Five cemeteries are included in the HAR:
The great cemeteries of London, the so-called Magnificent Seven, were opened between 1833 and 1841 in reaction against the squalor and scandal of metropolitan churchyard burials. They were promoted by JC Loudon, whose On the Laying out of Cemeteries was published in 1843 and who had been proselytising on the subject in the Gardener's Magazine since its foundation in 1825.
‘The main object of a burial ground is the disposal of the remains of the dead in such a manner as that their decomposition, and return to the earth from which they sprung, shall not prove injurious to the living; either by affecting their health, or shocking their feelings, opinions, or prejudices.
‘A secondary object is, or ought to be, the improvement of the moral sentiments and general taste of all classes, and more especially of the great masses of society.’ (On the Laying out of Cemeteries).
‘If we had to write the present work over again, we should probably enlarge upon two evils prevalent in all the new cemeteries about London: ... that of not sealing up the coffins in the catacombs, but merely closing the cell with open ironwork; and that of interring a number of bodies in the same grave, without leaving a sufficient depth of earth above each coffin to absorb the greater part of the gases of decomposition...’ (Preface to On the Laying out of Cemeteries)
Virtually all the Cl9 cemetery companies eventually filed for bankruptcy because their incomes were dependent upon the sale of burial plots, and once all the plots had been sold off the income ceased and maintenance was withdrawn. Wealthy and even less- than-wealthy Victorians and Edwardians were prepared to spend a large proportion of their income on elaborate and expensive tombs, mausolea and monuments, thereby creating a maintenance burden that their direct descendants have understandably been unwilling or unable or unconcerned to pick up.
Most of the cemeteries were ‘rescued’ by local authorities or, in the case of Brompton Cemetery, by the State and Royal Parks, but few can now generate any income by burials unless through reusing old graves. The long-stop has been the Heritage Lottery Fund.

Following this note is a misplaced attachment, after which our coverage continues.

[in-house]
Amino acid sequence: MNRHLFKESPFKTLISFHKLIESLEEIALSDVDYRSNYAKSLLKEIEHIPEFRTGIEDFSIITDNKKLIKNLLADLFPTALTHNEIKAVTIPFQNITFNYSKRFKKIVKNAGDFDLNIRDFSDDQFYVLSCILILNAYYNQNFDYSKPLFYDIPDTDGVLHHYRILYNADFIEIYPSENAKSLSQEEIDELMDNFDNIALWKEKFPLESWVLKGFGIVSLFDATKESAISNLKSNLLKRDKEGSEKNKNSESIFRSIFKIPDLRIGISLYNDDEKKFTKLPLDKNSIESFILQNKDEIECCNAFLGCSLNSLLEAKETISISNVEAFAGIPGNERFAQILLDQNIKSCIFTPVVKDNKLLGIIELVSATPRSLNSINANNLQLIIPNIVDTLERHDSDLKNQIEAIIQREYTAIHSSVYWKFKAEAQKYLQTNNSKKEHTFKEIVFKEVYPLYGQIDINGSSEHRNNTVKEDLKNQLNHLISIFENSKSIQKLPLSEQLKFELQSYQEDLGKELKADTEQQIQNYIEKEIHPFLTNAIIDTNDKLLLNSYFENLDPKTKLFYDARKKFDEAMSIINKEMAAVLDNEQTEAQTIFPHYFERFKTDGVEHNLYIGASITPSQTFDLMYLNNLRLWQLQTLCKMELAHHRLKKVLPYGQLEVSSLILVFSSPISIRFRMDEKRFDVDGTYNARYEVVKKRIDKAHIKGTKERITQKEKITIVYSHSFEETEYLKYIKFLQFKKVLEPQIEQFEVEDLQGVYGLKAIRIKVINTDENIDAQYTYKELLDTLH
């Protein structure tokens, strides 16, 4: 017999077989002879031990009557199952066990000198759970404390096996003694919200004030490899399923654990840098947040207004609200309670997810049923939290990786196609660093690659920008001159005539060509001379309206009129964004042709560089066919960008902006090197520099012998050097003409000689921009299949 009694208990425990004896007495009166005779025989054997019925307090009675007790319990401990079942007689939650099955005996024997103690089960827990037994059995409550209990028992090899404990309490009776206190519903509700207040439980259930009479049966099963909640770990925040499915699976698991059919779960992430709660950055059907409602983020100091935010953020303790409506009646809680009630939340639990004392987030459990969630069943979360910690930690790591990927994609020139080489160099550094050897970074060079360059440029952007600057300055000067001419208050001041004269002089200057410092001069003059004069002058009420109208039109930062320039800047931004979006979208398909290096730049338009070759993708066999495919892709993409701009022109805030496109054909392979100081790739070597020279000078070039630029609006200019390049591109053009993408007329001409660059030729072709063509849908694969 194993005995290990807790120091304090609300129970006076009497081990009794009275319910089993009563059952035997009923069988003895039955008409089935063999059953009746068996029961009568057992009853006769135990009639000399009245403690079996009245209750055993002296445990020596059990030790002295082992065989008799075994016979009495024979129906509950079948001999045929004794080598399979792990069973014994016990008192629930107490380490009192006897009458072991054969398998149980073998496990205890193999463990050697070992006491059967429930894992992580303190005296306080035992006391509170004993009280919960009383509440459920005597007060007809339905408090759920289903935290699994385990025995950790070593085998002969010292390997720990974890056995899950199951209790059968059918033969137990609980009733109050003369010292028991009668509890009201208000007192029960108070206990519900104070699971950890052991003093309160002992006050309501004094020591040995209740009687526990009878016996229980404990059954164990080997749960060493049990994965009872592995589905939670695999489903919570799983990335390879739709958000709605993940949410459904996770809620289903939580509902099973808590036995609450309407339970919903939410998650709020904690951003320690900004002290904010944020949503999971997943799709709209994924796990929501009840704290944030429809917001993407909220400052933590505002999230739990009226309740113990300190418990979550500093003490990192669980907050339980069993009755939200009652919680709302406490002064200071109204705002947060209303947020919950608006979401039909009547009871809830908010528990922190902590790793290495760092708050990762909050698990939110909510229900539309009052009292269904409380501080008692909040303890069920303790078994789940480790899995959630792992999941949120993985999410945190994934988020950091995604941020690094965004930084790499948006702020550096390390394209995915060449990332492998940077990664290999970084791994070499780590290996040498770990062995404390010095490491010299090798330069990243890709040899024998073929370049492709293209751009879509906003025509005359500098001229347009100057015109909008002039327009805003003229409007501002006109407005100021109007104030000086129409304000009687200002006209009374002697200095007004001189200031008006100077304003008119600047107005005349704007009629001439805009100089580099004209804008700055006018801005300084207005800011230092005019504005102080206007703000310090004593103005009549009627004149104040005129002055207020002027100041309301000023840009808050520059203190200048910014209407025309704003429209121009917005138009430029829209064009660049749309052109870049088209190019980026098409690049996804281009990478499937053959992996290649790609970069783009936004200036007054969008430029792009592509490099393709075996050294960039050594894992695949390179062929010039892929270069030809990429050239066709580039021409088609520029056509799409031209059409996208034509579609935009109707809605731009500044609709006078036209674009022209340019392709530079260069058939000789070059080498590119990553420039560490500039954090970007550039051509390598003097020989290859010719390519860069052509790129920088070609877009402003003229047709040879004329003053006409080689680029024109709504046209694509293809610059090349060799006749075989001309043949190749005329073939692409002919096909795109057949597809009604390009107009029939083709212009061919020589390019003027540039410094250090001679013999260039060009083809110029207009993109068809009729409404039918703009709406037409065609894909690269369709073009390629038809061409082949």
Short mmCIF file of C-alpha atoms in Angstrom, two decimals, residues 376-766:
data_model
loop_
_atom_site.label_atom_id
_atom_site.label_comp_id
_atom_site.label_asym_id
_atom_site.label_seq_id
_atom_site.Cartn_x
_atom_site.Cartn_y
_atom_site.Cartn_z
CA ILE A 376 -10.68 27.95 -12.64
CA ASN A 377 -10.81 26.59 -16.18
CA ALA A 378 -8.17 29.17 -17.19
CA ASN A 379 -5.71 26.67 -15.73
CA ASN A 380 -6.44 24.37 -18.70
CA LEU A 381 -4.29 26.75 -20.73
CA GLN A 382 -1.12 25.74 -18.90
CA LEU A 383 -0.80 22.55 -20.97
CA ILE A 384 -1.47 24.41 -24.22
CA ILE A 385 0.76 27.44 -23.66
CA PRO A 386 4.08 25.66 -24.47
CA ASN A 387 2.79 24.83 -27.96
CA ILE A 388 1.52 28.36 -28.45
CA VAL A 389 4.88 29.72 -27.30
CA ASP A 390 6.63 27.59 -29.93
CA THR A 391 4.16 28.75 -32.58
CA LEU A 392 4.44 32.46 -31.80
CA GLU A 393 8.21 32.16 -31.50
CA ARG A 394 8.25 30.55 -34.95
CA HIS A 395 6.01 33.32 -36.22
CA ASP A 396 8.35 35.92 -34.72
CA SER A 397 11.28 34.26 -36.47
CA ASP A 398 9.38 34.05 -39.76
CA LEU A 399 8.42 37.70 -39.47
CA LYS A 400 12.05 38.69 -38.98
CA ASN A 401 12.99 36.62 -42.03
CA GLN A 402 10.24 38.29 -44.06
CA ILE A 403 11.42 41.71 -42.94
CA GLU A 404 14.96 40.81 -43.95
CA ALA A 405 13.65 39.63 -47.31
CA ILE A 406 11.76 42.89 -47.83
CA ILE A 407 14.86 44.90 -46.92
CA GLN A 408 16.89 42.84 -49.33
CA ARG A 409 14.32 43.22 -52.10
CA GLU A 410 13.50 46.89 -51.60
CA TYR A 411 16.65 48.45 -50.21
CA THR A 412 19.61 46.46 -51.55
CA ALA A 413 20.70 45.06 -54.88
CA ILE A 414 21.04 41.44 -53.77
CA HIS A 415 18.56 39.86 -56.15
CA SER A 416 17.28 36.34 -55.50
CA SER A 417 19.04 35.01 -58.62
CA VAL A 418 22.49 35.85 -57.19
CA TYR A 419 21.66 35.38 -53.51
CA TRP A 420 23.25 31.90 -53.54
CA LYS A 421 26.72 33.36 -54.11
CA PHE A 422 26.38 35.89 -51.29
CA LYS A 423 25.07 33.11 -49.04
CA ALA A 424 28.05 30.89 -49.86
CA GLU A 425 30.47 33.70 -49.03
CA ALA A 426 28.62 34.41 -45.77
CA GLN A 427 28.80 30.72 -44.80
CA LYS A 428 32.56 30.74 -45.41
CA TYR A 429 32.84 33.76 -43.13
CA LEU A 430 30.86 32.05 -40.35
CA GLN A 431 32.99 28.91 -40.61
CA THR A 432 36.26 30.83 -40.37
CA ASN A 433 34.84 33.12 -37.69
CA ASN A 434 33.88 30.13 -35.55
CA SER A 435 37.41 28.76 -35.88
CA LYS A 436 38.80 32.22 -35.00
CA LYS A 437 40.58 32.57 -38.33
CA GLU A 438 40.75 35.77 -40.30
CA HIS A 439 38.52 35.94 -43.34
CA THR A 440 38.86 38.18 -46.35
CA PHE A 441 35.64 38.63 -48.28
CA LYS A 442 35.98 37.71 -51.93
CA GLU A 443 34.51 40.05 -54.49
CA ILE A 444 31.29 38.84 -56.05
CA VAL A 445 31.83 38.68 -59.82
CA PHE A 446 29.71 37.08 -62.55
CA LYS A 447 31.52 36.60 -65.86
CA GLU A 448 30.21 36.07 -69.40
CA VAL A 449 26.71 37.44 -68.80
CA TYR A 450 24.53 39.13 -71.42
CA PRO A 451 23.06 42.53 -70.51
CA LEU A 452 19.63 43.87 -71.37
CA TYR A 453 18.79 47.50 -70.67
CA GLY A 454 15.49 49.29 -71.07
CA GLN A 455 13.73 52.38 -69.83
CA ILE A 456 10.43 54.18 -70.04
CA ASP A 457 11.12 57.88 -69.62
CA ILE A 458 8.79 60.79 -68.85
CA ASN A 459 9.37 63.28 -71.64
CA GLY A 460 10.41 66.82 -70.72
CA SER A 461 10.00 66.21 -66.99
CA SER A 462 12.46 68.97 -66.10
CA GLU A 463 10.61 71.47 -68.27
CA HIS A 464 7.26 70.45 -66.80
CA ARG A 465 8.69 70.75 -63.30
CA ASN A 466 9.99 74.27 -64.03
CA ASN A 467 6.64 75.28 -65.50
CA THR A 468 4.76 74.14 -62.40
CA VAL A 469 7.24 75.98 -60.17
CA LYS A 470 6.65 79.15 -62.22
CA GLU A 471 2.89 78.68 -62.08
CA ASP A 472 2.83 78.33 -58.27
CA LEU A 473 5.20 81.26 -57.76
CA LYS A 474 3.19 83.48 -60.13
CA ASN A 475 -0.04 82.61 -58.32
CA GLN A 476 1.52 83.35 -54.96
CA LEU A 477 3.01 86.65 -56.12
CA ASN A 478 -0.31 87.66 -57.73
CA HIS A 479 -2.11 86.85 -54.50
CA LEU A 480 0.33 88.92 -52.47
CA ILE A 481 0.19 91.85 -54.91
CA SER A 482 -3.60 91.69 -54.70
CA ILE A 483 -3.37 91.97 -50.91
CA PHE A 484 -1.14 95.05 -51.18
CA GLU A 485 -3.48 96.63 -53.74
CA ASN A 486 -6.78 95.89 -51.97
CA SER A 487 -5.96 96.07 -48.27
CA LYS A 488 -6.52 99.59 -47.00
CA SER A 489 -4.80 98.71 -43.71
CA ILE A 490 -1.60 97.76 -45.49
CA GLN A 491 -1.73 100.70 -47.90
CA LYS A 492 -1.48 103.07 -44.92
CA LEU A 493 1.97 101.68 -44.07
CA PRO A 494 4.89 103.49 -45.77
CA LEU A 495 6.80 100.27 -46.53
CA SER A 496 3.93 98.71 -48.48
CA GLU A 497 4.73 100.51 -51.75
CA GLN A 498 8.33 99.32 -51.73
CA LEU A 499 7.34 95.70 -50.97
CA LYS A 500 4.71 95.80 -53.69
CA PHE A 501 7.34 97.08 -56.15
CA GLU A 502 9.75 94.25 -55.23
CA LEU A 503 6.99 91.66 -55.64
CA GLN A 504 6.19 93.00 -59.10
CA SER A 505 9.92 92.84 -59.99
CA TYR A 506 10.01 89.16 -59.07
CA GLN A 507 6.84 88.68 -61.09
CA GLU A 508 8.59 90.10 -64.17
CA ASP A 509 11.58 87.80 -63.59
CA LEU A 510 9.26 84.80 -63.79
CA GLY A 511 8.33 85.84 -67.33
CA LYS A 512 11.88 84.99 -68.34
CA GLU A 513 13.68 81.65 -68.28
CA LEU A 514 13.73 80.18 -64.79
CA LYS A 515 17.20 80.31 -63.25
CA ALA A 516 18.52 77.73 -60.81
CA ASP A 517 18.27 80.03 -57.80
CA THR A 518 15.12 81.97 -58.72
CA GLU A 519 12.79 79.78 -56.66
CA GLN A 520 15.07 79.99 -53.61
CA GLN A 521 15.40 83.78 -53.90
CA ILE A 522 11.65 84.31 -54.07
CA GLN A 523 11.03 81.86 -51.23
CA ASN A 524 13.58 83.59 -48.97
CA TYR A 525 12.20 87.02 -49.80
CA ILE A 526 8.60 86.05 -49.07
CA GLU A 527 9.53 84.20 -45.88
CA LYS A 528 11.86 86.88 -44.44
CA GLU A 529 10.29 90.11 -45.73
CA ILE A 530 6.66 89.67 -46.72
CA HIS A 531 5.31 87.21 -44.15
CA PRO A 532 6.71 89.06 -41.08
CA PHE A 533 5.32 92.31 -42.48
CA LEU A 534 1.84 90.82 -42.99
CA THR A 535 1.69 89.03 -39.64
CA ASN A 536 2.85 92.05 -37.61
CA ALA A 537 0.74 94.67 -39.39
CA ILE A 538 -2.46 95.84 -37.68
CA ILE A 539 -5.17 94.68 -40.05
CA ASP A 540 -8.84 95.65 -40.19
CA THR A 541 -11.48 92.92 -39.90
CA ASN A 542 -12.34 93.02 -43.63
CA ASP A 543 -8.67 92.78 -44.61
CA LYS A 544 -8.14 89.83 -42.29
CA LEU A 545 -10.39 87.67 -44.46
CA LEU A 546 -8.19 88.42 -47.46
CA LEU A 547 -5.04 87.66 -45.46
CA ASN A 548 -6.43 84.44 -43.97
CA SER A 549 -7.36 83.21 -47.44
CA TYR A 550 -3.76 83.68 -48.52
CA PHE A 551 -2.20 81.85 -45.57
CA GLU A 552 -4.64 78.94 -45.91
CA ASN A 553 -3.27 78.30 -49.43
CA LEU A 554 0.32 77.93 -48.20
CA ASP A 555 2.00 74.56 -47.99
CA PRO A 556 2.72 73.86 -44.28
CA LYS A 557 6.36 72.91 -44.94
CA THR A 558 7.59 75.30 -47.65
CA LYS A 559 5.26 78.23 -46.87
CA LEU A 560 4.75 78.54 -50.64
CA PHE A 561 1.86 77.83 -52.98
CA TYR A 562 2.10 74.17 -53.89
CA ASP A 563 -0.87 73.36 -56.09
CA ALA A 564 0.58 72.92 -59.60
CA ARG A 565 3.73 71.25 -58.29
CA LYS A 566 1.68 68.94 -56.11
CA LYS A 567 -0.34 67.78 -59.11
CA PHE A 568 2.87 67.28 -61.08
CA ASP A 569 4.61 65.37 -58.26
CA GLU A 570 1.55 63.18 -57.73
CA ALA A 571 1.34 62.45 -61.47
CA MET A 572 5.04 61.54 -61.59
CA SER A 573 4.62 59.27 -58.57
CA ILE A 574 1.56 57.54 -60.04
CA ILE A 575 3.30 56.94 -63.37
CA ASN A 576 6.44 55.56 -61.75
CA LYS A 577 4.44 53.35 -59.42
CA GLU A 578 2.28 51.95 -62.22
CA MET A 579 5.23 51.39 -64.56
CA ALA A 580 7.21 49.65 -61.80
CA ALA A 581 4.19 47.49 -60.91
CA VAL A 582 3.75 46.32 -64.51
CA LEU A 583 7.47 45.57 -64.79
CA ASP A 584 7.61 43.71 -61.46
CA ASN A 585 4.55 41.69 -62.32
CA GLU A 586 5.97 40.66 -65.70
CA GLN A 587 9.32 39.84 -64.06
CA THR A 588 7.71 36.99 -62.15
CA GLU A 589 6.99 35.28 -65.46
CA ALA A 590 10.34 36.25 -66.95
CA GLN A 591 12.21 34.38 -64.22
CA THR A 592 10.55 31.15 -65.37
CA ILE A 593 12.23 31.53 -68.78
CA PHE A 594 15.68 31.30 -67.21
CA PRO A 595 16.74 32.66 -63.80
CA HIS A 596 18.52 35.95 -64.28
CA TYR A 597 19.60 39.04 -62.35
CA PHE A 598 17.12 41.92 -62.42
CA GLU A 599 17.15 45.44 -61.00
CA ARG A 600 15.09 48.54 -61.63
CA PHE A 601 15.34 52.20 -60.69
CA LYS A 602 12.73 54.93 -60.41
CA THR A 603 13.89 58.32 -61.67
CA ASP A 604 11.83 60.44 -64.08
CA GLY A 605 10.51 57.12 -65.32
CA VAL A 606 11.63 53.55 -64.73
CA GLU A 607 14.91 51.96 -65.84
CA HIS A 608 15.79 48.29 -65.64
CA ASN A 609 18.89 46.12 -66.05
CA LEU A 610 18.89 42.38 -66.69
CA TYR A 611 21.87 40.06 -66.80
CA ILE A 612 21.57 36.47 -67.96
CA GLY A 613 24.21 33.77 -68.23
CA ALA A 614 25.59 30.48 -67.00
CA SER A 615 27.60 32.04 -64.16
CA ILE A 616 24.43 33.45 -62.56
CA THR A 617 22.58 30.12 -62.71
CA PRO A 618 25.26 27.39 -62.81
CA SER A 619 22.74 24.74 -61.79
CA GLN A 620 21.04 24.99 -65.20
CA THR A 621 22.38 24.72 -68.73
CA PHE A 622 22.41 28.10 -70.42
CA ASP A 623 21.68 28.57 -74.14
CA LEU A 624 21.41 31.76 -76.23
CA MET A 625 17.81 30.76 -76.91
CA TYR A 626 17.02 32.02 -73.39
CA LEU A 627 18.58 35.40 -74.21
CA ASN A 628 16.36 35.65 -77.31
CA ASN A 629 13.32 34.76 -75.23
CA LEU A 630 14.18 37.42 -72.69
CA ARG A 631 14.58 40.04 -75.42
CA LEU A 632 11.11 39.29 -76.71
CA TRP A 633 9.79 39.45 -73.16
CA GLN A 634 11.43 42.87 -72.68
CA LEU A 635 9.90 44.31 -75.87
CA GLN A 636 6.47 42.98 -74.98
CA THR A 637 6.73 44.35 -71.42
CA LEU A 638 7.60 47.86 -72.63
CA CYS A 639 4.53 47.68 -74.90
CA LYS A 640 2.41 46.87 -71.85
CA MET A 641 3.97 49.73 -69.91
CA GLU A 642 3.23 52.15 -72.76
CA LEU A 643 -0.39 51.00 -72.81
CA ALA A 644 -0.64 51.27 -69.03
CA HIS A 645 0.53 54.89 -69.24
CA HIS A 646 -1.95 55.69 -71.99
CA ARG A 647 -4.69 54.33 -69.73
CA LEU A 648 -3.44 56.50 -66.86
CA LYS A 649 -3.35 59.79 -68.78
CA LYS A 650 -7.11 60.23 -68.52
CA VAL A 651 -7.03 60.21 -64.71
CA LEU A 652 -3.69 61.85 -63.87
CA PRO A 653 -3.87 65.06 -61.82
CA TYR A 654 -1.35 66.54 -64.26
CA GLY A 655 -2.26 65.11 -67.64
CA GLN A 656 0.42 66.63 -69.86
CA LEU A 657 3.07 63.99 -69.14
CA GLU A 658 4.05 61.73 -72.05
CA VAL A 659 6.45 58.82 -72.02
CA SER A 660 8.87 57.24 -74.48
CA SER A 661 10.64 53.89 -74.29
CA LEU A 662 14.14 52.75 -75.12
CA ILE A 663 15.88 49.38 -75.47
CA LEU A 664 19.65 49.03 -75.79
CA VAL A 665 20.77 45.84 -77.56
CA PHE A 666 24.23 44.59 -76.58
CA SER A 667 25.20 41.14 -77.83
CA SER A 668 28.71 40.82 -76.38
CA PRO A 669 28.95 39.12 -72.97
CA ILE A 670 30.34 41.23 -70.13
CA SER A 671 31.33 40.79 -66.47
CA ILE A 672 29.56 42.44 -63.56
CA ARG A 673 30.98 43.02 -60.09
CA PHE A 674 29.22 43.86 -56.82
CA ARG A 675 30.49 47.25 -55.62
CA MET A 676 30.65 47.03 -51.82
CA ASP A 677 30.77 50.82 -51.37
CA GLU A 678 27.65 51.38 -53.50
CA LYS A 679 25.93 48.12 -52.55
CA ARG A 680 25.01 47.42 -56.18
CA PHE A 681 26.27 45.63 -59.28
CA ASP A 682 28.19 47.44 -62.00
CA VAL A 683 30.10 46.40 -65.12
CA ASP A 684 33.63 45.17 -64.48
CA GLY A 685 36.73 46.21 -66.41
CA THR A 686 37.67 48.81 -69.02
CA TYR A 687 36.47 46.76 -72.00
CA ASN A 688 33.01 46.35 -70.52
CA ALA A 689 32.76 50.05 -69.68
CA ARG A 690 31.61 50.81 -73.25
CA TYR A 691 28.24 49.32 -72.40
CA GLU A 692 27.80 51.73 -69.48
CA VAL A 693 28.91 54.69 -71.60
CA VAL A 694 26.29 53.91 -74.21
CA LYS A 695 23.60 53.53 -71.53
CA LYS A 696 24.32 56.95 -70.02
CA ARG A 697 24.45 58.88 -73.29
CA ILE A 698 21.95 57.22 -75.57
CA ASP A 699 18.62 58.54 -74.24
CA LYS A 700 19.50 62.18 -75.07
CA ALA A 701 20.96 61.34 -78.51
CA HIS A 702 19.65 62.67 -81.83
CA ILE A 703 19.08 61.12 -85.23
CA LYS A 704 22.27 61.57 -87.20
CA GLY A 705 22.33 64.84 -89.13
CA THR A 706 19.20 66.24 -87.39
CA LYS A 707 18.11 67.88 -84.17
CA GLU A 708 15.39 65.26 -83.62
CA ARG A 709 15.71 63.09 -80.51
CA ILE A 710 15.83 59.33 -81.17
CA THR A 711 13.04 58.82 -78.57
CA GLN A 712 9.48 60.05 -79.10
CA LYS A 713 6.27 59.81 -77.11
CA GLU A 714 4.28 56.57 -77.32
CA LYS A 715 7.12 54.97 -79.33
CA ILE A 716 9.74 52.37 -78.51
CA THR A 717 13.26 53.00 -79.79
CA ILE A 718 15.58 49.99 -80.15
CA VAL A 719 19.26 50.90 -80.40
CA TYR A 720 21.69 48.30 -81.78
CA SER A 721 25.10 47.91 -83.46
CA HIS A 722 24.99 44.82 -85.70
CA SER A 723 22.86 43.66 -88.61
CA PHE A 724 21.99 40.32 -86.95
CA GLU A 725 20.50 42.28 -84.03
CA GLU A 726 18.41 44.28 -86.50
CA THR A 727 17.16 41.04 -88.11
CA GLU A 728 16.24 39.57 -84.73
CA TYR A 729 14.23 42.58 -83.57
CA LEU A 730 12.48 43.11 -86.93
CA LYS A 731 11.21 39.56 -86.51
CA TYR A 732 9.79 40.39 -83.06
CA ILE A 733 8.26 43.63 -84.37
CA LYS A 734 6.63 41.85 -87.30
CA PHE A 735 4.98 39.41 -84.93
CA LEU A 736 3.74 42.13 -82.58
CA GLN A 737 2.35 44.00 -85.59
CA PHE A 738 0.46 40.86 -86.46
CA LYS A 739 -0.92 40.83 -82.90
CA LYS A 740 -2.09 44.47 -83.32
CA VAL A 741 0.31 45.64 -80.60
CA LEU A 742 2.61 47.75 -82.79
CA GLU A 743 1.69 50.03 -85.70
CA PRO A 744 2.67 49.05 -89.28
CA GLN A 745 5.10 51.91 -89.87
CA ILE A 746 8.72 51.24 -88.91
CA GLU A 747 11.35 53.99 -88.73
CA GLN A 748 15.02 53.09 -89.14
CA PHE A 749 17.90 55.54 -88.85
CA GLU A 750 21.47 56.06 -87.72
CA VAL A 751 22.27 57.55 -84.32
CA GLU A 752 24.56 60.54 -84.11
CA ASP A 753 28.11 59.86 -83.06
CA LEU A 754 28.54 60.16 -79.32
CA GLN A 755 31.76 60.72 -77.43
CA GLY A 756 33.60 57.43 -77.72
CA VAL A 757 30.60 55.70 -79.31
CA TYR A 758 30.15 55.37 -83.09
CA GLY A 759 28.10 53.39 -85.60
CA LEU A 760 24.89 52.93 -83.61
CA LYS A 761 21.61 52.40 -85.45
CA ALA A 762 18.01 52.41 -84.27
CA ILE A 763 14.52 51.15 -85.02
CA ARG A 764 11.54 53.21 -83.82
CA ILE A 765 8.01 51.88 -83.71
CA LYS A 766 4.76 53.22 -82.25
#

Only Kensal Green Cemetery is still run by a private company (the General Cemetery Company) and still generates income through some new burials, largely accommodated by colonising paths and other areas not formerly used for interments, and through cremations. Highgate Cemetery, run by a trust, still has the occasional burial and also raises income from visitor charges and guided tours.
One approach may be to re-use old graves as a solution to the problem of shortage of space for new burials in London and other cities. On 17th March 2011 English Heritage and the City of London hosted a seminar at the City of London Cemetery, Manor Park, on the reuse of graves and of monuments. Depending upon soil conditions, wooden coffins and their contents decay relatively quickly, and after 75 or 100 years - the sort of time-scales being discussed for re-use (other than for family plots) - little by way of identifiable human remains are likely to be found. What does survive, however, would be reburied at a greater depth within the same plot or alternatively reburied elsewhere nearby, and the new body interred.
Such practice is common in continental Europe, where burial plots are leased for short periods (as short as 25 years) rather than sold in perpetuity, but not usual here.
Loudon described Abney Park Cemetery as ‘the most highly ornamented cemetery in the vicinity of London’ with its 2,500 named trees and shrubs provided by Loddiges Nursery planted in alphabetical order from Acer to Zanthoxylum. Abney Park was created by and for nonconformists and was the first cemetery to have a non- denominational chapel. Its monuments are generally modest compared with, say, Kensal Green or Brompton. The chapel of 1839, though plain in its simplified Gothic, is large and ambitious with turrets and a tall spire, and is described in the HAR register as ruinous and in very bad condition.
With the largely unchecked growth of self-seeded trees (mostly sycamore) and ivy, the cemetery, now a local nature reserve, has lost most of its arboricultural variety and interest and has gone from Campo Santo of the English Nonconformists to sacro bosco (of the tree-huggers?).
In my article in London Landscapes No. 23, I drew a contrast between Abney Park Cemetery (grade II) and North Sheen Cemetery (not registered). The latter, I said, was unremarkable in its layout and monuments, but nevertheless ‘mown, strimmed, and neat... with a wide variety of trees... (that) give it the air of an arboretum’.
This year the mowing regime has been relaxed in the older part of the cemetery; the plots nearest to the paths are still mown short, but elsewhere the grass and wild flowers are being allowed to flourish and seed before being given a cut at the end of the summer. It is presented as a change to encourage a richer flora and fauna rather than as a cost-cutting exercise, and it will be interesting to monitor the results. Certainly the long waving grasses, the daisies and hawkweed look very pretty at present, but it will be interesting to see how easy or otherwise it will prove to be to take a hay crop off the graves once the time comes to mow, and whether it will provide a toe-hold for the more pernicious plants like ivy and brambles, leading after a few years to the kind of dilapidation only too familiar elsewhere.